3. Going to trainee school aka NIE

When NIE was one-year long, I already thought it’s very long. Now with the compulsory stint and NIE, it would mean a pay freeze for the next two years. From one perspective, getting paid at this range is great since technically I would be a student. But to be honest, I am really quite old and have commitments compared to fresh grads!

This really sounds like a way to convince myself why I shouldn’t take up teaching but I will find a way to combine my interests of communication and geography. Hopefully one day, I will get the opportunity to shape young minds, and interest them with the wonders of GEOGRAPHY.

Not so fun fact: my husband actually scored the worst in the cohort for geography and dropped it in secondary four.

Taking a breather at Lower Seletar Reservoir Park

For the past few days I have been wanting to visit Lower Seletar Reservoir Park. Where’s that you ask? Simply put, it’s the scenic route from Yio Chu Kang to Khatib not to be confused with Upper Seletar Reservoir that is nearer to Mandai.

It’s not that near to Khatib MRT so if you’re going by public transport check out the list of buses here and where to alight. https://www.nparks.gov.sg/gardens-parks-and-nature/parks-and-nature-reserves/lower-seletar-reservoir-park#

Look at that view.
There’s rental for kayaks and dragon boats but not sure if it’s still operational during this period. Saw some kayaks though!
Saw a few doggy friends there
The older bridge behind

It was a busy Sunday morning at 8.30am and the pathways are relatively crowded. Lots of uncles hanging around in groups (wonder if it’s because coffee shop seating areas are closed at the moment).

There’s a lot of space to take a breather on the greens though to take in the beauty of the reservoir so it’s a great place to recharge. As usual from what you can see from the MRTs there are always these illegal fishing activities but they don’t really bother you.

Hope to get the chance to come here more often, and maybe catch the sunset one day!

What I did as a student to boost my CV

My brother is in university now and he came to me few months back asking about some career advice and internships that he should apply for. I gave him some tips, and yes, he secured that job for summer. So therefore, this piece. I wanted to title this article – ‘What I did as a student to get the job I want‘. Then, I thought it sounded strange, and my mind shifted to drama serials where young employees sleep their way to the top. No no, this piece is not about that.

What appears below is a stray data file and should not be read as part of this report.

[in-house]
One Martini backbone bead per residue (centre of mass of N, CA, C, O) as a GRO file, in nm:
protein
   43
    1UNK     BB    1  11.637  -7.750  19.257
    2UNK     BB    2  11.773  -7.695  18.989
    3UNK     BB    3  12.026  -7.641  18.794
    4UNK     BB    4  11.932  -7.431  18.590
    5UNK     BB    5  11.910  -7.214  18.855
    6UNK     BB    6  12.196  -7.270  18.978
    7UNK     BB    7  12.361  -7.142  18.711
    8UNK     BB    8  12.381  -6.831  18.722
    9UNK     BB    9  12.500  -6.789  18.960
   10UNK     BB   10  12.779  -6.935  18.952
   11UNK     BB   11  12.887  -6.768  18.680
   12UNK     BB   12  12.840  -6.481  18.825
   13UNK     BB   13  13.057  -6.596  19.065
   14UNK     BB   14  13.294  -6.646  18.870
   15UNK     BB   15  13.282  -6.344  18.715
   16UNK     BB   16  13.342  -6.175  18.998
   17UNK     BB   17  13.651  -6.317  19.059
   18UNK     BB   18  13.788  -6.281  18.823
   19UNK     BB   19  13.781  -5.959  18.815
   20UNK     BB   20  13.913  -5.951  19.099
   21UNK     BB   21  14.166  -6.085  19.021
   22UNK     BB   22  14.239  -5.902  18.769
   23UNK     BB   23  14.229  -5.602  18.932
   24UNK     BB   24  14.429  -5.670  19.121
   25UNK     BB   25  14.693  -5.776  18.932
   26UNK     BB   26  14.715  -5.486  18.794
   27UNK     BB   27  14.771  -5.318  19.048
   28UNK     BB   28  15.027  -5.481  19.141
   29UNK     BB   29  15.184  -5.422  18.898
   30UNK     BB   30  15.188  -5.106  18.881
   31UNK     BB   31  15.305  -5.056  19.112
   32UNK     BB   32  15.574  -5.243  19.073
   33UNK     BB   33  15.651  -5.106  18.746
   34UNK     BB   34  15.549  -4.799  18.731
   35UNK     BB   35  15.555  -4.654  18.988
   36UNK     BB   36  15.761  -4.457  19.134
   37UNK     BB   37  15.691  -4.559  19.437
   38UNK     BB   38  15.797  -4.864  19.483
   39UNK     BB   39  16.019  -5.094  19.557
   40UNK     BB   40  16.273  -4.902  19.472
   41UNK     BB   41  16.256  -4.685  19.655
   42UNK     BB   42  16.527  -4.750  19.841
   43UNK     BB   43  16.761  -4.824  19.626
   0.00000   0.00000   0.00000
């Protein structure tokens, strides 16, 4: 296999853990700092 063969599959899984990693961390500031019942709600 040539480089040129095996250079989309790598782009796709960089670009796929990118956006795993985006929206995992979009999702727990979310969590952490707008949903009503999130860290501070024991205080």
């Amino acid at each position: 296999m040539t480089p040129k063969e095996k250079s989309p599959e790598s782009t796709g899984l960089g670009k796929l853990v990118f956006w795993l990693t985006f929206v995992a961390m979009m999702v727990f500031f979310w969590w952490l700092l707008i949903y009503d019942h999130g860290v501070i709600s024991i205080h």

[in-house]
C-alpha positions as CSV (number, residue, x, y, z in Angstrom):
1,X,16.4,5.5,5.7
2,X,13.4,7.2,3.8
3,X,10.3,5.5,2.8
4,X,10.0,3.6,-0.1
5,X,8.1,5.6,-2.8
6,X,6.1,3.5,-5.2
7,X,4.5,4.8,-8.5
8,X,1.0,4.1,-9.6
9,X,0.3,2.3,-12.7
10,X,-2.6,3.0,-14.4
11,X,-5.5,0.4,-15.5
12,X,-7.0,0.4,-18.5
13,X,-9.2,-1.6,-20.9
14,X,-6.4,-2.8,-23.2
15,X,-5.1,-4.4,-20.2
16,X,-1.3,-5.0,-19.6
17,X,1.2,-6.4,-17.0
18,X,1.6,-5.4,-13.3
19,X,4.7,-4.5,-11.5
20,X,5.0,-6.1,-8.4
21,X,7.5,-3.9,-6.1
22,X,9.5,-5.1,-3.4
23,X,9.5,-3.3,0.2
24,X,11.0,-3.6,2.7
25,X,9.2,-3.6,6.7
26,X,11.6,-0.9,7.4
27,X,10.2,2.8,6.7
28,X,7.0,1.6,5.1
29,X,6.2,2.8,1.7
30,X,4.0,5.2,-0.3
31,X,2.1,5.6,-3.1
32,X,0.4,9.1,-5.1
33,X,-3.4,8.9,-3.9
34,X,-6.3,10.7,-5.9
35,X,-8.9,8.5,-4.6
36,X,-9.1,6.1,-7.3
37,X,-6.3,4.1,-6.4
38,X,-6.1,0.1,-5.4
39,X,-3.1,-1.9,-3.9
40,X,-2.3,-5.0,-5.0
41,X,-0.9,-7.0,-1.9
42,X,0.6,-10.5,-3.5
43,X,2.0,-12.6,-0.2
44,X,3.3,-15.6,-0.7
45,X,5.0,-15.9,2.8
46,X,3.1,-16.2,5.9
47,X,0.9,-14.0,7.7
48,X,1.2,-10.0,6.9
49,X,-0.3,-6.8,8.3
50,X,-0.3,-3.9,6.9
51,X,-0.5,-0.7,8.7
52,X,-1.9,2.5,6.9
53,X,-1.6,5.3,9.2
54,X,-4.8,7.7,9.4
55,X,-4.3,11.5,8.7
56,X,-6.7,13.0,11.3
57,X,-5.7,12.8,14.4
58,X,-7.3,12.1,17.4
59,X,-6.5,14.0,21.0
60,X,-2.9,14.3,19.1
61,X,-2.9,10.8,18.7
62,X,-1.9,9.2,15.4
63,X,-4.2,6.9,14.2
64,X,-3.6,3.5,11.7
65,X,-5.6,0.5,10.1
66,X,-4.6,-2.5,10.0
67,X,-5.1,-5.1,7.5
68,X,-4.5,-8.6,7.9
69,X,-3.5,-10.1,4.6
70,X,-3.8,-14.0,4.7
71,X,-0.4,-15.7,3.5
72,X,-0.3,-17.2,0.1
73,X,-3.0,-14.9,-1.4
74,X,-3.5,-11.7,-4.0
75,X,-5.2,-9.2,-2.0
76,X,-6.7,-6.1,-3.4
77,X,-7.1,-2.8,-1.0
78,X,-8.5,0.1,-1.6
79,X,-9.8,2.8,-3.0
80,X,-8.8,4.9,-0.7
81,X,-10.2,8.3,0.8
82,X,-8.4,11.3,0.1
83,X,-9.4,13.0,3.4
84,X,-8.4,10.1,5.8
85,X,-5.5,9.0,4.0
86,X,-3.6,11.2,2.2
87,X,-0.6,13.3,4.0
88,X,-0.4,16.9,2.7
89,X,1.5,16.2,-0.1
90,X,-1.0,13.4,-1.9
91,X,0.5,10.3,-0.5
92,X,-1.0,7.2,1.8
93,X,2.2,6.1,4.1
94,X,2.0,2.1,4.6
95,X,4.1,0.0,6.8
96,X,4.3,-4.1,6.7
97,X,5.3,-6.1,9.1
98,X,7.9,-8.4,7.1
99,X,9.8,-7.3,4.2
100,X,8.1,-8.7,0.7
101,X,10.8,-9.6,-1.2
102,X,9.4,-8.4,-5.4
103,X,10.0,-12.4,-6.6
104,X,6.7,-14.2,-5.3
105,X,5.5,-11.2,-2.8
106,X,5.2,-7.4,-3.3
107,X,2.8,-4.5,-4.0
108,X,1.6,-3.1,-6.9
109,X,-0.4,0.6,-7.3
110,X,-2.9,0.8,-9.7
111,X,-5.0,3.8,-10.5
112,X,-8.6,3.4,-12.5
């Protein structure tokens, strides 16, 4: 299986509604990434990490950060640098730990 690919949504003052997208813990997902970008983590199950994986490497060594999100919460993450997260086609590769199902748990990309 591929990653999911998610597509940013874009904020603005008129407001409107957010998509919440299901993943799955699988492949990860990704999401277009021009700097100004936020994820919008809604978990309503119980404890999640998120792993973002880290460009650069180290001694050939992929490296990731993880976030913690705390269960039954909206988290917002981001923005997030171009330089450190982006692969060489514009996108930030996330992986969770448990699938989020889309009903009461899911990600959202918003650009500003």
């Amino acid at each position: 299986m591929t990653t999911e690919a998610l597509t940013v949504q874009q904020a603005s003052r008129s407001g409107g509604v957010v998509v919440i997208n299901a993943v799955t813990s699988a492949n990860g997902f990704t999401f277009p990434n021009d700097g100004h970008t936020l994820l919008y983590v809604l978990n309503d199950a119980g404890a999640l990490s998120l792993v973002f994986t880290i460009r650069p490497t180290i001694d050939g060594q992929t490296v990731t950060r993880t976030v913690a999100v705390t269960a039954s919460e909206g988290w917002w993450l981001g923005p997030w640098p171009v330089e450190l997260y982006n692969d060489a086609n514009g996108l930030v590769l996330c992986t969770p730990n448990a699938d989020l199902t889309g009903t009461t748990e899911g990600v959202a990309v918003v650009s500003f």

As someone who graduated from one of the three local universities in Singapore (barely got in lol), I have met some really motivated students. There were some who started with their entrepreneurship journey right during school, some who knew what they wanted to do with an undying passion, and those that went for 6 rounds of interview to score that high paying internship job. My route though, was a little more chill and this was what I did.

Here’s some advice for students in boosting your CV. A disclaimer though, this worked for me as a communications graduate / professional, if you are looking at things like an engineering or finance route, I guess only the general rules apply.

  1. Determine what you want to do, or at least have a general field that you want to pursue

I chose my first major through an article that I wrote to Cleo Magazine. It was a ‘Free Speech’ section where I submitted my thoughts to a lifestyle topic. I thought to myself at that time that if that article was published, I would choose Communications as my first major. My second major would then be Geography or maybe I would become an environmental journalist (very rare combination in 2009 though pretty common now).

Though this might sound very trivial, many people do not end up working in the field of what they studied. With a bachelor’s degree in the field that I want to work in, I now have at least the first ‘pass’ into the industry, or the ‘minimum requirements’.

2. Secure internships

I know, holidays are important, especially when you get 3-4 months off during the summer break! Well, I would say, take a break, but don’t waste your holidays slacking at home. How did I get my internships? Firstly, always check your university career office. I understand that some actually have bad reps in terms of their effectiveness but it is always somewhere to start. The next step will be to google these internships – you never know what you will find because there are things out there that you do not know exist!

For me, as I was saying, Geography and communications have always been my interests so I checked out Asian Geographic Magazine. There were no job vacancies at that time so I emailed them directly. Guess what, I secured one! Dream internship alert! That was my first experience in communications – editorial, covering events, social media management, I even published my first few articles there!

My other internships came from the Career Office (through email) and another one through their listings. Though I was not selected for a job but they called me back for another – Mediacorp Market Research! It was cool working there and having lunch stargazing. Oh, I loved their fashion sales too where they had yard sales to sell clothes that celebrities wore for shows. I was lucky I was really skinny then (haha).

3. Build your network and portfolio